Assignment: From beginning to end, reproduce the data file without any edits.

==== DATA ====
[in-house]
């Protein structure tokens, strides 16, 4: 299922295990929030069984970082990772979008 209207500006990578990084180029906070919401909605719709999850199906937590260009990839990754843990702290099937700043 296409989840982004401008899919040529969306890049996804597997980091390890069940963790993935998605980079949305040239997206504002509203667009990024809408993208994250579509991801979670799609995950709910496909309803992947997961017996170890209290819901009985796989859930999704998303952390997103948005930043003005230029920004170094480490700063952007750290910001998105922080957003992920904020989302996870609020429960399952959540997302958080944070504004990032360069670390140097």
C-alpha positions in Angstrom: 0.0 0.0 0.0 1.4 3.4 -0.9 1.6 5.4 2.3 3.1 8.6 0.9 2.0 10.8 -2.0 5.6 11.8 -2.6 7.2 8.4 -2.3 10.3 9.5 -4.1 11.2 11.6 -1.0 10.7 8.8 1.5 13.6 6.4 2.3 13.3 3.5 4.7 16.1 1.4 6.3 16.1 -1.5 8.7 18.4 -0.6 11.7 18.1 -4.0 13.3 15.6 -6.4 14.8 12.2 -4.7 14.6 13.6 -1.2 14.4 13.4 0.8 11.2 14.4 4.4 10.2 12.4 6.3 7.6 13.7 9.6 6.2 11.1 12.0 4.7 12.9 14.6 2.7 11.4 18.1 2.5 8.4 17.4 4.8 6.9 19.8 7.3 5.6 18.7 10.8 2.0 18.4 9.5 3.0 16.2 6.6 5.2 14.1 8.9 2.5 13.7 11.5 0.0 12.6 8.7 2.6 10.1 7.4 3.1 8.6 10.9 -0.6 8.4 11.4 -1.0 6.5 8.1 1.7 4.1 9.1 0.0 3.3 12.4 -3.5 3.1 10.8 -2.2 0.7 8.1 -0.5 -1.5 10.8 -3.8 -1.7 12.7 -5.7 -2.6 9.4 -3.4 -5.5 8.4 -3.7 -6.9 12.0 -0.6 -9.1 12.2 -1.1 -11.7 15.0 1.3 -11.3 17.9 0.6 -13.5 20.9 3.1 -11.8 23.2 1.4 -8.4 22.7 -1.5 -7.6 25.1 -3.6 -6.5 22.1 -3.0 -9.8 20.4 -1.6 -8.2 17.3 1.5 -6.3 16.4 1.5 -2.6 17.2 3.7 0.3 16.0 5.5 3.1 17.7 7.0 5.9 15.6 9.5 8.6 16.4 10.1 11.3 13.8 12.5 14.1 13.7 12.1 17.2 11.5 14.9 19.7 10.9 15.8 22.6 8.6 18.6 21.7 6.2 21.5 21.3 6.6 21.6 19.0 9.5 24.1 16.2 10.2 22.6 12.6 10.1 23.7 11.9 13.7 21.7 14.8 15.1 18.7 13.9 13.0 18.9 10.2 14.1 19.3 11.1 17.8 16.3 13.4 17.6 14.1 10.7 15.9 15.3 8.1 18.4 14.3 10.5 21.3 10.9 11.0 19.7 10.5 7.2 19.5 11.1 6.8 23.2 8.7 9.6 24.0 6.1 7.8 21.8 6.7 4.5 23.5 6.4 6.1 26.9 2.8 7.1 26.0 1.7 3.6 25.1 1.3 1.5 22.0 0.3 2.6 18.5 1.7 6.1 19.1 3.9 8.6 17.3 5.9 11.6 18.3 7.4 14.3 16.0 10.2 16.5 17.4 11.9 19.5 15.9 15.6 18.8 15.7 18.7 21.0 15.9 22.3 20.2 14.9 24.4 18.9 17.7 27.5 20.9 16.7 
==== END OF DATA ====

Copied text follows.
[in-house]
């Protein structure tokens, strides 16, 4: 299922295990929030069984970082990772979008 209207500006990578990084180029906070919401909605719709999850199906937590260009990839990754843990702290099937700043 296409989840982004401008899919040529969306890049996804597997980091390890069940963790993935998605980079949305040239997206504002509203667009990024809408993208994250579509991801979670799609995950709910496909309803992947997961017996170890209290819901009985796989859930999704998303952390997103948005930043003005230029920004170094480490700063952007750290910001998105922080957003992920904020989302996870609020429960399952959540997302958080944070504004990032360069670390140097």
C-alpha positions in Angstrom: 0.0 0.0 0.0 1.4 3.4 -0.9 1.6 5.4 2.3 3.1 8.6 0.9 2.0 10.8 -2.0 5.6 11.8 -2.6 7.2 8.4 -2.3 10.3 9.5 -4.1 11.2 11.6 -1.0 10.7 8.8 1.5 13.6 6.4 2.3 13.3 3.5 4.7 16.1 1.4 6.3 16.1 -1.5 8.7 18.4 -0.6 11.7 18.1 -4.0 13.3 15.6 -6.4 14.8 12.2 -4.7 14.6 13.6 -1.2 14.4 13.4 0.8 11.2 14.4 4.4 10.2 12.4 6.3 7.6 13.7 9.6 6.2 11.1 12.0 4.7 12.9 14.6 2.7 11.4 18.1 2.5 8.4 17.4 4.8 6.9 19.8 7.3 5.6 18.7 10.8 2.0 18.4 9.5 3.0 16.2 6.6 5.2 14.1 8.9 2.5 13.7 11.5 0.0 12.6 8.7 2.6 10.1 7.4 3.1 8.6 10.9 -0.6 8.4 11.4 -1.0 6.5 8.1 1.7 4.1 9.1 0.0 3.3 12.4 -3.5 3.1 10.8 -2.2 0.7 8.1 -0.5 -1.5 10.8 -3.8 -1.7 12.7 -5.7 -2.6 9.4 -3.4 -5.5 8.4 -3.7 -6.9 12.0 -0.6 -9.1 12.2 -1.1 -11.7 15.0 1.3 -11.3 17.9 0.6 -13.5 20.9 3.1 -11.8 23.2 1.4 -8.4 22.7 -1.5 -7.6 25.1 -3.6 -6.5 22.1 -3.0 -9.8 20.4 -1.6 -8.2 17.3 1.5 -6.3 16.4 1.5 -2.6 17.2 3.7 0.3 16.0 5.5 3.1 17.7 7.0 5.9 15.6 9.5 8.6 16.4 10.1 11.3 13.8 12.5 14.1 13.7 12.1 17.2 11.5 14.9 19.7 10.9 15.8 22.6 8.6 18.6 21.7 6.2 21.5 21.3 6.6 21.6 19.0 9.5 24.1 16.2 10.2 22.6 12.6 10.1 23.7 11.9 13.7 21.7 14.8 15.1 18.7 13.9 13.0 18.9 10.2 14.1 19.3 11.1 17.8 16.3 13.4 17.6 14.1 10.7 15.9 15.3 8.1 18.4 14.3 10.5 21.3 10.9 11.0 19.7 10.5 7.2 19.5 11.1 6.8 23.2 8.7 9.6 24.0 6.1 7.8 21.8 6.7 4.5 23.5 6.4 6.1 26.9 2.8 7.1 26.0 1.7 3.6 25.1 1.3 1.5 22.0 0.3 2.6 18.5 1.7 6.1 19.1 3.9 8.6 17.3 5.9 11.6 18.3 7.4 14.3 16.0 10.2 16.5 17.4 11.9 19.5 15.9 15.6 18.8 15.7 18.7 21.0 15.9 22.3 20.2 14.9 24.4 18.9 17.7 27.5 20.9 16.7 